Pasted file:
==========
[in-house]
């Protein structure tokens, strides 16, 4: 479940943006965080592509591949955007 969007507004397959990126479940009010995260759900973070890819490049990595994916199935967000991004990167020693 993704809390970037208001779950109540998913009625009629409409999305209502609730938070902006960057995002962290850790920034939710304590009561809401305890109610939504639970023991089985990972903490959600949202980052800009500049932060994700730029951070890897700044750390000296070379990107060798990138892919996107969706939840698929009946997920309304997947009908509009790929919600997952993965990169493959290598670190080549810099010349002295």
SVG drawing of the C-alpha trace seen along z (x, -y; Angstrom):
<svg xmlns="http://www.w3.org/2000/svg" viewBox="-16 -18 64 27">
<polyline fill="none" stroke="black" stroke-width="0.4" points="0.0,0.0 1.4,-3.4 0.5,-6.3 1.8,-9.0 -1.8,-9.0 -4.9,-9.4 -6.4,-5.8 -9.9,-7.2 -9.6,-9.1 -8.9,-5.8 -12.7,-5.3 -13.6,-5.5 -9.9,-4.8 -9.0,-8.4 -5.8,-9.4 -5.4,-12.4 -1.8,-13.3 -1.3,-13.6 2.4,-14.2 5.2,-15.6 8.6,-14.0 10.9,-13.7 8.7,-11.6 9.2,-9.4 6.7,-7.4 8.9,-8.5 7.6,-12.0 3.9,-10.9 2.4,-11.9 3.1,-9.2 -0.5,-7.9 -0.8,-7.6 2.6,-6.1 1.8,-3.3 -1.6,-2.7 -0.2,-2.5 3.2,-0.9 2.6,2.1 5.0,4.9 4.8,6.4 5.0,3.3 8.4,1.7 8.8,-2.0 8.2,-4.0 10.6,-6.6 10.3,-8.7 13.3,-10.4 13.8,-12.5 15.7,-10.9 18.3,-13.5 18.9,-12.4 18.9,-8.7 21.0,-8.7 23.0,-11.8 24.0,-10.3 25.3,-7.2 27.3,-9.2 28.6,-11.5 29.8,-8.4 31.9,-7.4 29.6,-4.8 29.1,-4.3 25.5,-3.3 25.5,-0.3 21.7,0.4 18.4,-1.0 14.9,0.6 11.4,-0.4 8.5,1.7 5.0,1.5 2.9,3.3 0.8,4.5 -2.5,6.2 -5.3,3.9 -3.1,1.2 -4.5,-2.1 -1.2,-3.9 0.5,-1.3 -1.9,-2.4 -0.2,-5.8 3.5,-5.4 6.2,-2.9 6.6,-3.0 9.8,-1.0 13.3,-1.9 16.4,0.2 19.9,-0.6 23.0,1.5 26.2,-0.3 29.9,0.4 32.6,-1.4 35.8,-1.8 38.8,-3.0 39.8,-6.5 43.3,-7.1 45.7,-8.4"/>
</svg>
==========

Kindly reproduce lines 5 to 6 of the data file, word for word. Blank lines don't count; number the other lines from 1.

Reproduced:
<polyline fill="none" stroke="black" stroke-width="0.4" points="0.0,0.0 1.4,-3.4 0.5,-6.3 1.8,-9.0 -1.8,-9.0 -4.9,-9.4 -6.4,-5.8 -9.9,-7.2 -9.6,-9.1 -8.9,-5.8 -12.7,-5.3 -13.6,-5.5 -9.9,-4.8 -9.0,-8.4 -5.8,-9.4 -5.4,-12.4 -1.8,-13.3 -1.3,-13.6 2.4,-14.2 5.2,-15.6 8.6,-14.0 10.9,-13.7 8.7,-11.6 9.2,-9.4 6.7,-7.4 8.9,-8.5 7.6,-12.0 3.9,-10.9 2.4,-11.9 3.1,-9.2 -0.5,-7.9 -0.8,-7.6 2.6,-6.1 1.8,-3.3 -1.6,-2.7 -0.2,-2.5 3.2,-0.9 2.6,2.1 5.0,4.9 4.8,6.4 5.0,3.3 8.4,1.7 8.8,-2.0 8.2,-4.0 10.6,-6.6 10.3,-8.7 13.3,-10.4 13.8,-12.5 15.7,-10.9 18.3,-13.5 18.9,-12.4 18.9,-8.7 21.0,-8.7 23.0,-11.8 24.0,-10.3 25.3,-7.2 27.3,-9.2 28.6,-11.5 29.8,-8.4 31.9,-7.4 29.6,-4.8 29.1,-4.3 25.5,-3.3 25.5,-0.3 21.7,0.4 18.4,-1.0 14.9,0.6 11.4,-0.4 8.5,1.7 5.0,1.5 2.9,3.3 0.8,4.5 -2.5,6.2 -5.3,3.9 -3.1,1.2 -4.5,-2.1 -1.2,-3.9 0.5,-1.3 -1.9,-2.4 -0.2,-5.8 3.5,-5.4 6.2,-2.9 6.6,-3.0 9.8,-1.0 13.3,-1.9 16.4,0.2 19.9,-0.6 23.0,1.5 26.2,-0.3 29.9,0.4 32.6,-1.4 35.8,-1.8 38.8,-3.0 39.8,-6.5 43.3,-7.1 45.7,-8.4"/>
</svg>